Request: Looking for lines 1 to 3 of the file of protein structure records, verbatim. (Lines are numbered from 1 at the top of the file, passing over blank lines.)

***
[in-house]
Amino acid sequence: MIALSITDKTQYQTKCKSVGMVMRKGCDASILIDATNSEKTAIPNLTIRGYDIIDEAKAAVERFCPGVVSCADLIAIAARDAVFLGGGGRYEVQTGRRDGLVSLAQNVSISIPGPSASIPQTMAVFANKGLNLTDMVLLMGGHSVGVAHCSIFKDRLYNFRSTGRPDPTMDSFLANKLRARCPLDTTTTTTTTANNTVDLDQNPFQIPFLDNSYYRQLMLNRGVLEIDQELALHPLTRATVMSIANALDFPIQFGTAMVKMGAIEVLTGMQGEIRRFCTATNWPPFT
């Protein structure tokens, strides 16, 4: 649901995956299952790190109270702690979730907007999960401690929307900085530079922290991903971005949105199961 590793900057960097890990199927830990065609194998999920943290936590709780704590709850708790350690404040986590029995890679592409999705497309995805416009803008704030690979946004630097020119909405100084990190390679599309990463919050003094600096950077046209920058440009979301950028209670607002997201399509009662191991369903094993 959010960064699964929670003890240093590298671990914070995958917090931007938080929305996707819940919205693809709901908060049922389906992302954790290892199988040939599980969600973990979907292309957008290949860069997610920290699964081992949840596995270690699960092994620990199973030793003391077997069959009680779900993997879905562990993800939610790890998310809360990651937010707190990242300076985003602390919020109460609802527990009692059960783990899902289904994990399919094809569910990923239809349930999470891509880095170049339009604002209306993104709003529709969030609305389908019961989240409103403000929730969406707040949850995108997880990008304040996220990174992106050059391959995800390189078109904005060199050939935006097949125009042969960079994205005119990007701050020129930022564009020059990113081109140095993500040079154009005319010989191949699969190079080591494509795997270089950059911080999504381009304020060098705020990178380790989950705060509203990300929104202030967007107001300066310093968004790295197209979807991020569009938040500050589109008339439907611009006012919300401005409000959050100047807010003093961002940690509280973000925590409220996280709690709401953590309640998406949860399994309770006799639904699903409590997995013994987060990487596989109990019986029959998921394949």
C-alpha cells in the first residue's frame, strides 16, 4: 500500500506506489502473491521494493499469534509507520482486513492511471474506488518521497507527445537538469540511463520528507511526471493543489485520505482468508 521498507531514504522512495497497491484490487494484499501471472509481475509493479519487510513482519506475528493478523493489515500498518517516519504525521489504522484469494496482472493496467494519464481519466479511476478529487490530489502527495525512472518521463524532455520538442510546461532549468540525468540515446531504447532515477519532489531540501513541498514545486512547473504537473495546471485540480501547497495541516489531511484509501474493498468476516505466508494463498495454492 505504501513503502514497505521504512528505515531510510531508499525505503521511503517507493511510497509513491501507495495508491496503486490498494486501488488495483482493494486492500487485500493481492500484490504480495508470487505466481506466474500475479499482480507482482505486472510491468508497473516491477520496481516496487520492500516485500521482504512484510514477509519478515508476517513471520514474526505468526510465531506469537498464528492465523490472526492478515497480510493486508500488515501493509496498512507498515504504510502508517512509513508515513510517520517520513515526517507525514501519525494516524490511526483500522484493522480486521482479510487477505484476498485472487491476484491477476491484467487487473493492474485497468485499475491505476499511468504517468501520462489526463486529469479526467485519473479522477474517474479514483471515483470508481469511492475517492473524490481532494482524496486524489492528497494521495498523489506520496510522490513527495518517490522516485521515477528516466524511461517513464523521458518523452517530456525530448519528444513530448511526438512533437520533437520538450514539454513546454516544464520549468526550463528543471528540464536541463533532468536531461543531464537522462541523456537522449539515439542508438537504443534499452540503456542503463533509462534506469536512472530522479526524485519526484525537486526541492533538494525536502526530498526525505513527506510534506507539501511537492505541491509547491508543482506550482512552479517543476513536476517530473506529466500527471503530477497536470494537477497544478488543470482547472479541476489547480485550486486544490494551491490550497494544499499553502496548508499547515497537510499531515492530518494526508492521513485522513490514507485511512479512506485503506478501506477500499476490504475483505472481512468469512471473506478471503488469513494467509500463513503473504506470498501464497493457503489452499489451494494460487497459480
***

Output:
[in-house]
Amino acid sequence: MIALSITDKTQYQTKCKSVGMVMRKGCDASILIDATNSEKTAIPNLTIRGYDIIDEAKAAVERFCPGVVSCADLIAIAARDAVFLGGGGRYEVQTGRRDGLVSLAQNVSISIPGPSASIPQTMAVFANKGLNLTDMVLLMGGHSVGVAHCSIFKDRLYNFRSTGRPDPTMDSFLANKLRARCPLDTTTTTTTTANNTVDLDQNPFQIPFLDNSYYRQLMLNRGVLEIDQELALHPLTRATVMSIANALDFPIQFGTAMVKMGAIEVLTGMQGEIRRFCTATNWPPFT
């Protein structure tokens, strides 16, 4: 649901995956299952790190109270702690979730907007999960401690929307900085530079922290991903971005949105199961 590793900057960097890990199927830990065609194998999920943290936590709780704590709850708790350690404040986590029995890679592409999705497309995805416009803008704030690979946004630097020119909405100084990190390679599309990463919050003094600096950077046209920058440009979301950028209670607002997201399509009662191991369903094993 959010960064699964929670003890240093590298671990914070995958917090931007938080929305996707819940919205693809709901908060049922389906992302954790290892199988040939599980969600973990979907292309957008290949860069997610920290699964081992949840596995270690699960092994620990199973030793003391077997069959009680779900993997879905562990993800939610790890998310809360990651937010707190990242300076985003602390919020109460609802527990009692059960783990899902289904994990399919094809569910990923239809349930999470891509880095170049339009604002209306993104709003529709969030609305389908019961989240409103403000929730969406707040949850995108997880990008304040996220990174992106050059391959995800390189078109904005060199050939935006097949125009042969960079994205005119990007701050020129930022564009020059990113081109140095993500040079154009005319010989191949699969190079080591494509795997270089950059911080999504381009304020060098705020990178380790989950705060509203990300929104202030967007107001300066310093968004790295197209979807991020569009938040500050589109008339439907611009006012919300401005409000959050100047807010003093961002940690509280973000925590409220996280709690709401953590309640998406949860399994309770006799639904699903409590997995013994987060990487596989109990019986029959998921394949």